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A Round Table Discussion at NOW

Monday evening, I shared a roundtable discussion about being a woman artist with my colleague and friend Kaetlyn Wilcox, at the Boston offices of National Organization for Women. The discussion was open to the public, and we fielded questions from about 10 other people, women and men, about the trials and tribulations of the art profession.

Yes, I have certainly been influenced by feminism. No, my work is not overtly gender-related or political, but my interest in pattern, decoration, and intimate scale is clearly inspired by traditional feminine interests and some of the early feminist artists like Miriam Shapiro, Frieda Kahlo, Judy Chicago, etc. I came of age as an artist in the 70s, so could not help but be influenced by the exciting newness of women artists' work of that time.

I don't think of myself as a woman artist, just as an artist trying to keep making art despite it all. Is that a political act? Maybe so, in this day and age.


Deirdra McAfee said…
As far as the NOW panel, wish I'd been there for that one.

Although most of us do not make "women's art," our situation, and (still-low) status as women,
and women artists, inevitably conditions our materials, our subjects, our time and energy, our efforts.

For centuries, we have been art's subject, which means it's harder to find our own subjects, compelling subjects that belong in the long conversation of art: art history isn't our history, and neither is literary history.

Male artists still today have generally more money, training, time, and recognition than we. As well as having wives.

In this context, everything we make is political, if you take politics to mean not only originality but questioning convention. All artmaking is a political act, but ours doubly so, since we are still at least a generation behind in skill, resources, training, and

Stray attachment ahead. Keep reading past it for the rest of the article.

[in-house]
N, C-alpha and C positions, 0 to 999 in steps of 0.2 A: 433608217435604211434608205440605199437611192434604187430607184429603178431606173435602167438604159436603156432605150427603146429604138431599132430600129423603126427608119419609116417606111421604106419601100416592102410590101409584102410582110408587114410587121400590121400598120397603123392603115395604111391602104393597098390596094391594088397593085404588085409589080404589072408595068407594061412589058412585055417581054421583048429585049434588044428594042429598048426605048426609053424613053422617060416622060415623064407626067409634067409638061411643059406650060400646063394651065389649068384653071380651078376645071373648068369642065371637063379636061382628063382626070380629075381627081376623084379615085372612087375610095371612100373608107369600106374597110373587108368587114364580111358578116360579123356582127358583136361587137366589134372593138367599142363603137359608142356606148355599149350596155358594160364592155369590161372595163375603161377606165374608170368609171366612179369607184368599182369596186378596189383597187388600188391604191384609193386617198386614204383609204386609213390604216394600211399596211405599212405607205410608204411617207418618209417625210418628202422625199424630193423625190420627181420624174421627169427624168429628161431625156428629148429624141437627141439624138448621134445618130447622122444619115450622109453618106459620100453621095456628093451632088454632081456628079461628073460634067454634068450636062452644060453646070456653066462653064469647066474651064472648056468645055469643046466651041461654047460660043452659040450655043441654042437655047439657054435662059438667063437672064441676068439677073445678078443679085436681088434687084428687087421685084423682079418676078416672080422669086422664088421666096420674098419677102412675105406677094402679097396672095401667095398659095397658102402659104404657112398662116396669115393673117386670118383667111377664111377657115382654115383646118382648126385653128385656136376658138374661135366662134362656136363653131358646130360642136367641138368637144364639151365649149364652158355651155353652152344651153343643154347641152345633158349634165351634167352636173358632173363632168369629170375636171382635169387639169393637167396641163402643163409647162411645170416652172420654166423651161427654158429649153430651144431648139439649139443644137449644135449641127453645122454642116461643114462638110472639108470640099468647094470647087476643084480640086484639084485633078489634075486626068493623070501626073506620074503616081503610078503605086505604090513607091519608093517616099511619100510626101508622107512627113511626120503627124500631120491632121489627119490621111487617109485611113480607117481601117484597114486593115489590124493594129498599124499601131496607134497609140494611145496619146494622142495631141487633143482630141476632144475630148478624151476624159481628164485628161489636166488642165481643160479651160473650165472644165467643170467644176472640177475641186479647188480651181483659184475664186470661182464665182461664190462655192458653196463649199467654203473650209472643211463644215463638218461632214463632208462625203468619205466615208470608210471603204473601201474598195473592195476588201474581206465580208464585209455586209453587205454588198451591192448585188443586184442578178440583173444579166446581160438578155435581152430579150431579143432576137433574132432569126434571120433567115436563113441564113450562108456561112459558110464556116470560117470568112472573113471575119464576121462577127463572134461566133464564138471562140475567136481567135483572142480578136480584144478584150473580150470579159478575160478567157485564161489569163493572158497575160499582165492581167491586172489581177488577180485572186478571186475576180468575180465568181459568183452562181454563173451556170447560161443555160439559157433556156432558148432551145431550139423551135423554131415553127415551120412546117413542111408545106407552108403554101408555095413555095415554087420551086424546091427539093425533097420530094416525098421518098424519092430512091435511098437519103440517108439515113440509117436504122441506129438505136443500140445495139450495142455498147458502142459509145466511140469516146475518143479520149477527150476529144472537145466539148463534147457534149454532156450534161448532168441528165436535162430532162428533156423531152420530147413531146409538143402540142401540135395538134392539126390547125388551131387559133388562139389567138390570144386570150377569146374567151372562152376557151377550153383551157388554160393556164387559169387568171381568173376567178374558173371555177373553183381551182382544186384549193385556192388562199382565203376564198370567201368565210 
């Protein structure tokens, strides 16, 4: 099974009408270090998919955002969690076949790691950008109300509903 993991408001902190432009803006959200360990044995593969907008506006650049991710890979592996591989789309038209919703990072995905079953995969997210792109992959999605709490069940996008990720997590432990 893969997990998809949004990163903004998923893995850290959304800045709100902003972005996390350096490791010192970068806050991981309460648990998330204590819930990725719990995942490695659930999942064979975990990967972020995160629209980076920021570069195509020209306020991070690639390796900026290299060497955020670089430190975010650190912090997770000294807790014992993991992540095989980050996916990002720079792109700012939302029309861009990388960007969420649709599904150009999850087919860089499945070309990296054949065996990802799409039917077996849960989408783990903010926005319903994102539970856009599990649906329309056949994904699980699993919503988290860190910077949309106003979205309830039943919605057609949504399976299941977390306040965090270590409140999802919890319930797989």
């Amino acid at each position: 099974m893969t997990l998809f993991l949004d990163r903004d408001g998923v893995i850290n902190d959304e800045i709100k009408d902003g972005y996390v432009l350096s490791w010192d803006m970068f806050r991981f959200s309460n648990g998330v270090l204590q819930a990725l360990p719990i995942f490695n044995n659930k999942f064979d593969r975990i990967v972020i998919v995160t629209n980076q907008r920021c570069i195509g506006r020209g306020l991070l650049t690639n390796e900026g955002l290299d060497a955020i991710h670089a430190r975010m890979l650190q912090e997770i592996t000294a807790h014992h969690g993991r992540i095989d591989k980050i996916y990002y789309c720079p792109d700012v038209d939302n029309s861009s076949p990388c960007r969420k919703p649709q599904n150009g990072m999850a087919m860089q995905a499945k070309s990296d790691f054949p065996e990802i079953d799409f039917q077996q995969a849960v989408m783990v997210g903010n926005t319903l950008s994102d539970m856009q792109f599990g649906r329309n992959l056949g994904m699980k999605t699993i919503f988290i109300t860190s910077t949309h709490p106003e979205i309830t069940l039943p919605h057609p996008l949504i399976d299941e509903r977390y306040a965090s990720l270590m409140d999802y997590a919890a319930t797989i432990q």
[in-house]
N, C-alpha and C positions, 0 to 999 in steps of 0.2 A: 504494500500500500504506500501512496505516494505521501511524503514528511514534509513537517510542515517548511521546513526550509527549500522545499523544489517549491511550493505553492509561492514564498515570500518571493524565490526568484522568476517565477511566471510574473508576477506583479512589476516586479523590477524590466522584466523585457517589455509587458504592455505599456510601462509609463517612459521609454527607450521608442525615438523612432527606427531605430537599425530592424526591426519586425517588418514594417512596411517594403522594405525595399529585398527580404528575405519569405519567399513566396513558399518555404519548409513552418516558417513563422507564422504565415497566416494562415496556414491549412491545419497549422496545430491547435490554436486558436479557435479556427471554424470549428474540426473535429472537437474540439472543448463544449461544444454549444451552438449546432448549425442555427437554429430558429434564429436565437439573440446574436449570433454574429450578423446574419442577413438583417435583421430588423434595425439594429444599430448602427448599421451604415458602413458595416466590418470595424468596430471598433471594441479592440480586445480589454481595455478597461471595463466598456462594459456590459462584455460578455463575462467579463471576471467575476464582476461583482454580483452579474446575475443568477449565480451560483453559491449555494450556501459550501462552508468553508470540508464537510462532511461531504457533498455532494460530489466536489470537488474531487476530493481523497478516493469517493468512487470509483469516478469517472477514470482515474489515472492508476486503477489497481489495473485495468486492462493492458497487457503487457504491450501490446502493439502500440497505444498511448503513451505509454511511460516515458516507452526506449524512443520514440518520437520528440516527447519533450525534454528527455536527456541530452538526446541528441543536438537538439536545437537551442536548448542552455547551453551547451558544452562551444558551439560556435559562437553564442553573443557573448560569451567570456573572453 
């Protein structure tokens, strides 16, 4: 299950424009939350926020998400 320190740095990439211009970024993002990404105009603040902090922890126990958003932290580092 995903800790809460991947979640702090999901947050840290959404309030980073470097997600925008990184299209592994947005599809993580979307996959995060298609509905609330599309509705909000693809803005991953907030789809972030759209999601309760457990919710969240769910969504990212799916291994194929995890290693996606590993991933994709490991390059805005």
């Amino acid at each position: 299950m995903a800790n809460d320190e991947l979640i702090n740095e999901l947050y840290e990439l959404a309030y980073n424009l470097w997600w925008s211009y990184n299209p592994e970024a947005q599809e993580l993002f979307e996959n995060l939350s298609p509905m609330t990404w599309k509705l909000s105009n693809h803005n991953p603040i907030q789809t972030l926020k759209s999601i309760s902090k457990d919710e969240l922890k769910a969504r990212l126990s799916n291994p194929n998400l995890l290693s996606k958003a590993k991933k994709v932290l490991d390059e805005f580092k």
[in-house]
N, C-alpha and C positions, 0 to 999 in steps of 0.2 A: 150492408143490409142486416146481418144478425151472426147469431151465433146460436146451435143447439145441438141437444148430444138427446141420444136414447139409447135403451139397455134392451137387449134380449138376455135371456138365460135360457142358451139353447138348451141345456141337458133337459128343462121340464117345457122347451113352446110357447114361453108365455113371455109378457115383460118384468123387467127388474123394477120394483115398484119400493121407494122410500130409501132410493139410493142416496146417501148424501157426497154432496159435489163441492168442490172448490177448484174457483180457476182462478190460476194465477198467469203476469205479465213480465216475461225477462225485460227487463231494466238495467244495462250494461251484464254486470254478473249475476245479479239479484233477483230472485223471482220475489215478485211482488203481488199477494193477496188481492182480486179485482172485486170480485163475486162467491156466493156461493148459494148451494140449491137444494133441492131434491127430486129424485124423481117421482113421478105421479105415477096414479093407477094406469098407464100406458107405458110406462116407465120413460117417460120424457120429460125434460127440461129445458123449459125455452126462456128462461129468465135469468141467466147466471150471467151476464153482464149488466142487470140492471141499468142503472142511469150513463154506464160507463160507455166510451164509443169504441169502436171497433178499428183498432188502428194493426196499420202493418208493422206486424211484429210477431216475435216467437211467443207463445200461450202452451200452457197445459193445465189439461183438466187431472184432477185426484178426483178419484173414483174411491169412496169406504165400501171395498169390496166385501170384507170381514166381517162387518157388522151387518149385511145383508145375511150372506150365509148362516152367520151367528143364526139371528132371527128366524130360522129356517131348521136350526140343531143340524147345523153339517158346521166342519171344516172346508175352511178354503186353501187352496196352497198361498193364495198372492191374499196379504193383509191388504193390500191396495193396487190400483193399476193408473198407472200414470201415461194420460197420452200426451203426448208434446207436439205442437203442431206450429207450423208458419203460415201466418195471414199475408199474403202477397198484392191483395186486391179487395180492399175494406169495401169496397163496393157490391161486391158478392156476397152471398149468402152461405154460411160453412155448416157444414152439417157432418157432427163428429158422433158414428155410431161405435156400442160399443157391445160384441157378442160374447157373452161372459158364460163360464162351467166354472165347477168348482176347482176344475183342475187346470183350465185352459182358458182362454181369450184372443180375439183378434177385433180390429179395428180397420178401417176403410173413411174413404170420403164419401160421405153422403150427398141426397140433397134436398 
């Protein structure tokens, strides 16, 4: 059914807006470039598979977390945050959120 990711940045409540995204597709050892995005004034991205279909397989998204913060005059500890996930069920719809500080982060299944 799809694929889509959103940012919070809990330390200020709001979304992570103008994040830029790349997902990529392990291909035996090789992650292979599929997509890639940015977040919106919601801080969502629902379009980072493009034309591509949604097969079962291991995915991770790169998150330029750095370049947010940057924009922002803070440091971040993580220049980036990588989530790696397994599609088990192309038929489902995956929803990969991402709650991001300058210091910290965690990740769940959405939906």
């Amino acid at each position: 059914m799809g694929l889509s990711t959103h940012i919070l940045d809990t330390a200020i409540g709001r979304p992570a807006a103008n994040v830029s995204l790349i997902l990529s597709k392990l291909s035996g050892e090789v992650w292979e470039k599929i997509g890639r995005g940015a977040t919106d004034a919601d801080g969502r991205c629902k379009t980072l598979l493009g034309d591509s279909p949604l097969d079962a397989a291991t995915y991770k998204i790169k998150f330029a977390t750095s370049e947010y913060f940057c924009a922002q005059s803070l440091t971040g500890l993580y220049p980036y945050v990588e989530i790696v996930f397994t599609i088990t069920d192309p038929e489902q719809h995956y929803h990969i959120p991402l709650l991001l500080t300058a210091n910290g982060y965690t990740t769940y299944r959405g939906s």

These are what shape a sensibility and offer an audience. They allow an artist to change the domain, and very, very few of us have been able to do that in proportion to how many of us there really are.

In addition, our personal circumstances, especially when we have children, mean that we make art how we can, where we can, and in what space and solitude we can secure—mostly outside any "school" or community, which often means that it goes unrecognized and unrewarded. Or is treated as a craft or a hobby.

For us, no ateliers or salons exist. And even if they did, we would still need men to advocate for us in the highest reaches of culture; they are still the gatekeepers there.

Think about all the men's clubs who have advanced each other's work and publicized each other's efforts, probably starting with the cave-
painters (unless, as I've heard rumored, they were women).

The New York School, the Surrealists, the Fauves, the Impressionists, etc., etc., etc. And for us? What school or incubator or community for women artists has there ever been? Even as a mother, I was better connected than I am as an artist.
Kaetlyn Wilcox said…
I love what Deirdra wrote, but in answer to her last question: there was Womanhouse in the 1970s. Yay Womanhouse!

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